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What goes better with an old gold mining town than a herd of friendly wild burros? The unofficial welcoming committee and purveyors of Beatty culture, your trip to the historic Bullfrog Mining District is incomplete without crossing paths with at least one of the dozens of wild donkeys—or in Nevada, we like to call them burros—roaming the streets in and around downtown Beatty. 

An emblem of the Old West and the Silver State’s rich mining history, there’s no better way to get to know Beatty, Rhyolite Ghost Town, and the gateway to Death Valley National Park than a welcoming committee that’s been part of it all since the very beginning.

As mineral discoveries were being made in all corners of Nevada, these trusted companions were brought to the Silver State by 19th century prospectors to help with carrying loads of ore, riding, underground mining, and other reliable support for mining endeavors. Originally from Mexico, the wild burro made for such trusted companions because they were not only already acclimated to hot, dry climates found in and around the Beatty region, but also because of their impeccable work ethic, hauling everything from gold rich ore, to water and other supplies for quickly developing mining camps, and more. Once Beatty and the Bullfrog Mining District boom days were over, many burros were out of a job and set free into the Nevada desert.

Travel Nevada Pro Tip

Feeding the burros or wildlife of any kind is not only extremely uncool, it’s also illegal. Human food is not healthy for wild animals, and they do not need food from humans to survive. Wild animals have specialized diets, and they can become malnourished or die if fed or become dependent on human food. The good news in Beatty is this: the burros are so used to people in the area they will naturally approach you for a good ol’ head scratch (and selfie!), even without the allure of snacks.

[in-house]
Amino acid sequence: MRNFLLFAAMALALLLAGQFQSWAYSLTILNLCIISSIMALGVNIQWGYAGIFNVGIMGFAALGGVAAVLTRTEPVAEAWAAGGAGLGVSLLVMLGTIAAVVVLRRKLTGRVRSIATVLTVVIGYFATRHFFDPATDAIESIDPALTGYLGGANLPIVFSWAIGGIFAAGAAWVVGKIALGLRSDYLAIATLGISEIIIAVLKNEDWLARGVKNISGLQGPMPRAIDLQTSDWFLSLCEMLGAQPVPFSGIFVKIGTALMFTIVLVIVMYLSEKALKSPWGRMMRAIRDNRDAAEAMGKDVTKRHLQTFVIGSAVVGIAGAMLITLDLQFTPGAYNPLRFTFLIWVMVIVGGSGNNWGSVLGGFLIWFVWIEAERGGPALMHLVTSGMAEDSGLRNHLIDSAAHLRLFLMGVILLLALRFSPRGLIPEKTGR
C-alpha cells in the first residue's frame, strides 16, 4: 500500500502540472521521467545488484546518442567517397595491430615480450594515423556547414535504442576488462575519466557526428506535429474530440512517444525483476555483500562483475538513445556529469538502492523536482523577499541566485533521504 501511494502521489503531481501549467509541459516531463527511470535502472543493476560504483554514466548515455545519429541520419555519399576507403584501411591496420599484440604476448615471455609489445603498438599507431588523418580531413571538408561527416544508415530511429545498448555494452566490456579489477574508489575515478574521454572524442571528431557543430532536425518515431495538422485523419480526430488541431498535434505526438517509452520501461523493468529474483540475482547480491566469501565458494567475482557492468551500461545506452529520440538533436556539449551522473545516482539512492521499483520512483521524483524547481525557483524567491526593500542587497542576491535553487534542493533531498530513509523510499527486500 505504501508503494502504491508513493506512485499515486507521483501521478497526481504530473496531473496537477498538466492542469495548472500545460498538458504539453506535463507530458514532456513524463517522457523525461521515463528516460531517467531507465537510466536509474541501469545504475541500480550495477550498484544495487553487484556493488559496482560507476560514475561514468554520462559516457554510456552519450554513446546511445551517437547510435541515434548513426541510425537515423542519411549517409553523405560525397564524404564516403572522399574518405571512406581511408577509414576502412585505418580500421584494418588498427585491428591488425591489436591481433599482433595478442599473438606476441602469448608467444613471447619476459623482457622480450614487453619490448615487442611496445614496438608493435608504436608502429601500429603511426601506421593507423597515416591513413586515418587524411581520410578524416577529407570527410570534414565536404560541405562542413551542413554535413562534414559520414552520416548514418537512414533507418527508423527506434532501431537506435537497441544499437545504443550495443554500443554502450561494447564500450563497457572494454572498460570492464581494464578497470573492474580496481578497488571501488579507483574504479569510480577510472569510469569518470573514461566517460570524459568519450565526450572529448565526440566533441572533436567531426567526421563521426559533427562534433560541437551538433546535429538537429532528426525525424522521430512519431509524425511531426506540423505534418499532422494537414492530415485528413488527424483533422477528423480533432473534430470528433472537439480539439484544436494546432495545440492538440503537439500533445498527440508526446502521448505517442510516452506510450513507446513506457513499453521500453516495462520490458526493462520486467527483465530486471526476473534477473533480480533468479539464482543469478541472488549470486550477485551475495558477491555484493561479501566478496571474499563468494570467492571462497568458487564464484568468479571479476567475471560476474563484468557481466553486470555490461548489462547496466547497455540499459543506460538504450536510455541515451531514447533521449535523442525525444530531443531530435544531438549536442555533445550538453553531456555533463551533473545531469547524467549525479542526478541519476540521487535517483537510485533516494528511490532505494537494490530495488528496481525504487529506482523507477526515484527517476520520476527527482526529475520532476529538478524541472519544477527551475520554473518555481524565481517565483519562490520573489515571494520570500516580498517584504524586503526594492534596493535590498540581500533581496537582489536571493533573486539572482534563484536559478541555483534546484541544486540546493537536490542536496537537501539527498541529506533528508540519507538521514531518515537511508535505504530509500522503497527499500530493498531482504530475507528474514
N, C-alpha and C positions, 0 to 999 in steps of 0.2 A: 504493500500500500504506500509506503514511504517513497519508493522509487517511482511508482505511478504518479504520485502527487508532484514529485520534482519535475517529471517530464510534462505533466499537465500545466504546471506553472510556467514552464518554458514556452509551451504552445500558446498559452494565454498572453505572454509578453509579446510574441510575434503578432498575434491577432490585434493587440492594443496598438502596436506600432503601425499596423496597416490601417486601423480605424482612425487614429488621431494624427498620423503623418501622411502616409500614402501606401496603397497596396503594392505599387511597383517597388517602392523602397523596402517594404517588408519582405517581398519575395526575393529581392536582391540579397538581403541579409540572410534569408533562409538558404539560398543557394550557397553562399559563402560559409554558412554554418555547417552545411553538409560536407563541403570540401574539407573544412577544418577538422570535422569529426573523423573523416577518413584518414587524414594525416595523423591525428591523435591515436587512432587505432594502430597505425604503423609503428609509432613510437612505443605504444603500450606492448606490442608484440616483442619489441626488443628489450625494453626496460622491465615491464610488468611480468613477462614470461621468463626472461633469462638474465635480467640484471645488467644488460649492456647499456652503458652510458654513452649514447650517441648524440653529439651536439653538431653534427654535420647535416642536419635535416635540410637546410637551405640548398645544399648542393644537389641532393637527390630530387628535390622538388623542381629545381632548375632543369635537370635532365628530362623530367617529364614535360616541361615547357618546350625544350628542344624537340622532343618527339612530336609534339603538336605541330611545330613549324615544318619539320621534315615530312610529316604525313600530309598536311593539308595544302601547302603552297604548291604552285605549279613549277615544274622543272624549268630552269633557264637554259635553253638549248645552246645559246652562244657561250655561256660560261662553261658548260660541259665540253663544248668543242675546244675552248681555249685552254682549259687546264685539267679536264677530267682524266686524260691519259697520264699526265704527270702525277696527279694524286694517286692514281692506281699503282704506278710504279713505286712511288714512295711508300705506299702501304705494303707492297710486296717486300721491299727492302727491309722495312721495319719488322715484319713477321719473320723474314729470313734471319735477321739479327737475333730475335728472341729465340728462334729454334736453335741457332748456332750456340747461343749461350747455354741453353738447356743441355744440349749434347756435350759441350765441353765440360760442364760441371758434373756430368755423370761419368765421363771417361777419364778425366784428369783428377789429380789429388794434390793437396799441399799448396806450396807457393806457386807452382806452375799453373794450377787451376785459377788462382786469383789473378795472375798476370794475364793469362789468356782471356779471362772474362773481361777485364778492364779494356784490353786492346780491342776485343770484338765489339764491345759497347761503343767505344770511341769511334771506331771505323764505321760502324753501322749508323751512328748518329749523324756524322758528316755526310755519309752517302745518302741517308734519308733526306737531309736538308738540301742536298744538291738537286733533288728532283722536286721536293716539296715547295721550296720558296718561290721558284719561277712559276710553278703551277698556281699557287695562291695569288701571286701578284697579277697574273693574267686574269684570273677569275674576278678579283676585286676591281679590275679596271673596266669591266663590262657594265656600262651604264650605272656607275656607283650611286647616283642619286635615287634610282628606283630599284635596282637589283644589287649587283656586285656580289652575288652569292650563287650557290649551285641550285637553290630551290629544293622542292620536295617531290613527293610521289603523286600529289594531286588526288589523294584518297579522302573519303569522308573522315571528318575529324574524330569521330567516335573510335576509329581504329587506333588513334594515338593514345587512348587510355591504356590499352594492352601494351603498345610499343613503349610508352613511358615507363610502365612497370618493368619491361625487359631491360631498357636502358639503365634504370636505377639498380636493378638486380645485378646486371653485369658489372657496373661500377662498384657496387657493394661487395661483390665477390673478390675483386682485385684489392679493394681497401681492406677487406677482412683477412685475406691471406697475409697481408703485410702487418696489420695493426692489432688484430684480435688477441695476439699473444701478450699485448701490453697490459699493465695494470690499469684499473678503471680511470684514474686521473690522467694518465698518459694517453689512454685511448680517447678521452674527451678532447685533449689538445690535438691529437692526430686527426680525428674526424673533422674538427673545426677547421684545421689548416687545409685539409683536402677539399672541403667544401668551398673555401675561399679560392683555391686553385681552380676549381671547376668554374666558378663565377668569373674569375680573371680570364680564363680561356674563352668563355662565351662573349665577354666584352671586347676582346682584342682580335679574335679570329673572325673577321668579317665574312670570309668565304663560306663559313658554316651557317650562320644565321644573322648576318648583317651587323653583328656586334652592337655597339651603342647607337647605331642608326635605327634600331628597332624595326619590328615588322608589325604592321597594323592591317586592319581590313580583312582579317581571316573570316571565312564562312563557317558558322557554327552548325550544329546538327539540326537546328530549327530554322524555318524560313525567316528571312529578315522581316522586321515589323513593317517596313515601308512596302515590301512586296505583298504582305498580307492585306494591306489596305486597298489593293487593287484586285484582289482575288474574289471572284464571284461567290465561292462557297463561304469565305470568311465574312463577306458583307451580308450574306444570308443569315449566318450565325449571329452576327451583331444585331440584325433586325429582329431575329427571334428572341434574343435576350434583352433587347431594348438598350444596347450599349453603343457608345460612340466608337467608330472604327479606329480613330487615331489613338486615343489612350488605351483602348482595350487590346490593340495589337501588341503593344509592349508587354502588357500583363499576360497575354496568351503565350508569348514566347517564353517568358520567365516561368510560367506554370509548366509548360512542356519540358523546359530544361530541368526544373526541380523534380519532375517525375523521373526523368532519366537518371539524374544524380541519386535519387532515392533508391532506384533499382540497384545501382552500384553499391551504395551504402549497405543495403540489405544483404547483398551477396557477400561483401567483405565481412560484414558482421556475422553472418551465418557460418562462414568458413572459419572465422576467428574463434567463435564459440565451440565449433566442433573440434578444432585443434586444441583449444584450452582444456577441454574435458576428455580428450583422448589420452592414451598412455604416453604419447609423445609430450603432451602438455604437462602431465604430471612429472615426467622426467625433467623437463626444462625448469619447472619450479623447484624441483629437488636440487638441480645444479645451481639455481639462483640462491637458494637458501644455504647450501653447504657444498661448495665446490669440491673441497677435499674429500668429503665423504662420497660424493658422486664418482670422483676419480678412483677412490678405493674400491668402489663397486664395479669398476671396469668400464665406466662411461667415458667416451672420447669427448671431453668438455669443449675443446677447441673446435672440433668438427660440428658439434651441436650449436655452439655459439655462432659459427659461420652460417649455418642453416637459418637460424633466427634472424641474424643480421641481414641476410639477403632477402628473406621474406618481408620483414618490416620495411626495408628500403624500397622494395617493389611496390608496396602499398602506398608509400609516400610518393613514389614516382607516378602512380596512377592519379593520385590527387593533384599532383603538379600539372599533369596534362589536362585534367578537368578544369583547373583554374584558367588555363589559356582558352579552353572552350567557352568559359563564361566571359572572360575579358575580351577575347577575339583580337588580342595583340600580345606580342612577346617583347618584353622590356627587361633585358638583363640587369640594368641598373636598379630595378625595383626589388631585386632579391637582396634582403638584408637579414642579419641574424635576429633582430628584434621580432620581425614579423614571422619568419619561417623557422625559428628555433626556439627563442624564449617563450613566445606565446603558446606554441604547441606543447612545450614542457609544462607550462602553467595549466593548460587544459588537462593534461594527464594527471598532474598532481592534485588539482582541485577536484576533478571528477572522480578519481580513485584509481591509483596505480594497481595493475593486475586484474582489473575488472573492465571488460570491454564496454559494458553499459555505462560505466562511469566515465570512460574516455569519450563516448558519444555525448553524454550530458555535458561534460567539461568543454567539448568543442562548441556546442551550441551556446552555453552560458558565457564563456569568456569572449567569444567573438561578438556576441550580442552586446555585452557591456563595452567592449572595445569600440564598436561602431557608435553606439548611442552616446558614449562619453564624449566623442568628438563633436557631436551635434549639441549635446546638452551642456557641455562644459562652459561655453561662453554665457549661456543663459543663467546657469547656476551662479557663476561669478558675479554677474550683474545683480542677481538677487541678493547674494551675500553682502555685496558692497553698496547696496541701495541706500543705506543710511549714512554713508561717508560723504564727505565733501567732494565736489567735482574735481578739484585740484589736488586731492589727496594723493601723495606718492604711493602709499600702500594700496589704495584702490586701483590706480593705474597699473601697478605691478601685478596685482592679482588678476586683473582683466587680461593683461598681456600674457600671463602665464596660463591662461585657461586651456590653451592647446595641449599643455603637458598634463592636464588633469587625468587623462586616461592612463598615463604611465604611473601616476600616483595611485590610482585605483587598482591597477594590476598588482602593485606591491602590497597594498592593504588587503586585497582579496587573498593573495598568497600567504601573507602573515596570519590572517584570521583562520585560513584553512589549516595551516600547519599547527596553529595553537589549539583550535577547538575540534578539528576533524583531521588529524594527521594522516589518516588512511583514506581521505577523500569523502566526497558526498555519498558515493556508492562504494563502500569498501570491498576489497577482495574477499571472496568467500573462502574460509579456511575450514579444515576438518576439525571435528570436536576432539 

While you can see many other burro bands roaming around Nevada’s Great Basin Desert (looking at you Marietta and Hickison Burro Herds), the most reliably spottable crew is the Beatty Burros, who are almost always seen throughout the downtown. Wild burros were recently removed from Death Valley National Park (officials made the call they were not endemic creatures and are no longer allowed in national park boundaries), so populations in and around Beatty have rapidly increased, meaning your chances of spotting one is higher than ever. Officials estimate there are more than 800 wild burros in the Beatty area, staying in and around town thanks to its close proximity to the headwaters of the Amargosa River—or their main drinking water source in an otherwise very arid Mojave Desert. Spot these friendly creatures (and keep your camera handy!) at Rhyolite Ghost Town, Happy Burro Chili & Beer, at the gas stations, outside your hotel, and roaming around just about every other street in between.

This Location:

Central, Nevada